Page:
Furthermore yes it is fine and good to state contrasting evidence from other researchers. But from how this article is written, it reads as if the author is at first certain of AND being the known pheromone. This is followed by a statement that reads "however, so far no pheromones have been conclusively identified", which is actually refuting an article by another writer. So here no the author isn't reporting contradicting evidence, but rather just contradicting herself and another author.
What does invalidate this study as a science is the lack of evidence given for any of the larger statements made ("direct experience" does not qualify for explaining differences between homosexuals and heterosexuals), as well as the inability to define from the outset what a pheromone is and even if have concretely identified one.
I'm guessing this comment also will be deleted, but I would prefer someone just try and explain to me actually what a pheromone is with a scientific method in mind.

Fernand Vedrenne

Would it be correct to rephrase this as follows? If the AND concentration is above the perceiver's olfactory threshold, then the subject in question would be put off by the intense smell of AND, thus overthrowing AND's effect on arousal and attraction, whereas if the concentration of the pheromone is under the threshold, it can have an arousal effect.
For those people stating that this is pseudoscience, I would just like to comment that the fact that you cannot perceive a substance with your senses doesn't mean that it does not have an effect on your brain. Under the experimental conditions undertaken by Dr. Colzato's research group, only 10% of the individuals were able to perceive AND, this means that the concentrations used were well under the population's olfactory threshold (the concentration at which 50% of the population can actually smell a substance). Additionally, I have to mention that drawring conclusions from a random experiment that involves sexual behavior is a very difficult task due to the huge variability there is within the population. therefore, it is very responsible and ethical from Dr. Colzato's team to state the limitations of their study and to report other fellow researcher's contradicting evidence so that the trained reader is able to find trends by himself instead of taking these results as hard evidence. Remember that science is ever-changing.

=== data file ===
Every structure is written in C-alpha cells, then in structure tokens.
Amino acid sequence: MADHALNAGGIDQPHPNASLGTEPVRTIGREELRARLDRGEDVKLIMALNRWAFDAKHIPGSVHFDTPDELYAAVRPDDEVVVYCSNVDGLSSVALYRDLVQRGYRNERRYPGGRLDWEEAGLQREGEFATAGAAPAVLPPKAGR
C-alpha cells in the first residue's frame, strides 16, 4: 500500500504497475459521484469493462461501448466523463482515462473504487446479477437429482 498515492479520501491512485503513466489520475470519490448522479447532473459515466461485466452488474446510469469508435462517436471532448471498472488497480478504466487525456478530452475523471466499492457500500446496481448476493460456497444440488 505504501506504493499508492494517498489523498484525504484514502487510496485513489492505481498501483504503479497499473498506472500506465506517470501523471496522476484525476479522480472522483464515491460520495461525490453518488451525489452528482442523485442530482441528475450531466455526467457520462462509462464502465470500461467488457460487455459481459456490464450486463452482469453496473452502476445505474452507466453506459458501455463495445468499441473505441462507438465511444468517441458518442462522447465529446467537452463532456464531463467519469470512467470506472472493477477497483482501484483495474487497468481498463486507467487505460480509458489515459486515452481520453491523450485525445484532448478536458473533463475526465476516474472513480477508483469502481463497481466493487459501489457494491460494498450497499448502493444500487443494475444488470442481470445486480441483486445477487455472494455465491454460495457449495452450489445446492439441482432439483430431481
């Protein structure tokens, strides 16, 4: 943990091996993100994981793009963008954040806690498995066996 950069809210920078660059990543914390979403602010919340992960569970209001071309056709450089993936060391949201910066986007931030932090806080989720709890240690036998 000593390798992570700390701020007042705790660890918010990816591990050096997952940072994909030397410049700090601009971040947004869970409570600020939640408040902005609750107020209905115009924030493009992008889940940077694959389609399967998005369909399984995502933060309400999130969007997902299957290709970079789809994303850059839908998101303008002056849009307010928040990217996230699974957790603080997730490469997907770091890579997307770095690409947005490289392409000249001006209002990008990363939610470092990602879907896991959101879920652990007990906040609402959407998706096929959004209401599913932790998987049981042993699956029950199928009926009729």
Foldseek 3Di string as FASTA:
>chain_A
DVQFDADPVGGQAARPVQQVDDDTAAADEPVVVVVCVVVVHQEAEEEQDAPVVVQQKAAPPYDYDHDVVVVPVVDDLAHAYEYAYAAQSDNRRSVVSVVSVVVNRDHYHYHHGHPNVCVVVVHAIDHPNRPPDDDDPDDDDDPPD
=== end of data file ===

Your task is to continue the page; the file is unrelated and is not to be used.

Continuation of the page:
Bryant Jongkees

I think this article does provide interesting information on pheromones, especially because their effect is often 'mythical', exaggerated and this article nuances their positive function, but still informs us that their effects aren't nonexistent.

In response to justthinkingabit's criticism on the supposed contradictory 'working' vs 'not working', I think I understand the confusion. Since pheromones are most commonly known for somehow increasing attraction, they could be said to be 'not working' when they do not increase attraction. In that sense, when you can actually smell them they are 'not working' to increase attraction, their sensationalized function. In more technical terms they are still having an effect and can be seen as still working, but in the opposite direction. Thus the confusion lies in using the term 'working' when they have 'attraction increasing' effects and 'not working' when they do not have a positive effect, so it's usage is in some places informal and in some places technical.

This usage of terms in no way invalidates these findings as science. This article subjects a myth to testing to determine the truth of its sensationalized function.


They ARE still working, but just working as a "turn off" then, even if you smell them. Chemicals can work in a negative fashion . . . of course it means it is still working.

Lorenza Colzato

Pheromones are not working if you can smell them because they are sweat-like smell. Accordingly, instead of working as a "turn on", they are working like a "turn off".

Meriem Manai

Why are pheromones not working if you can smell them?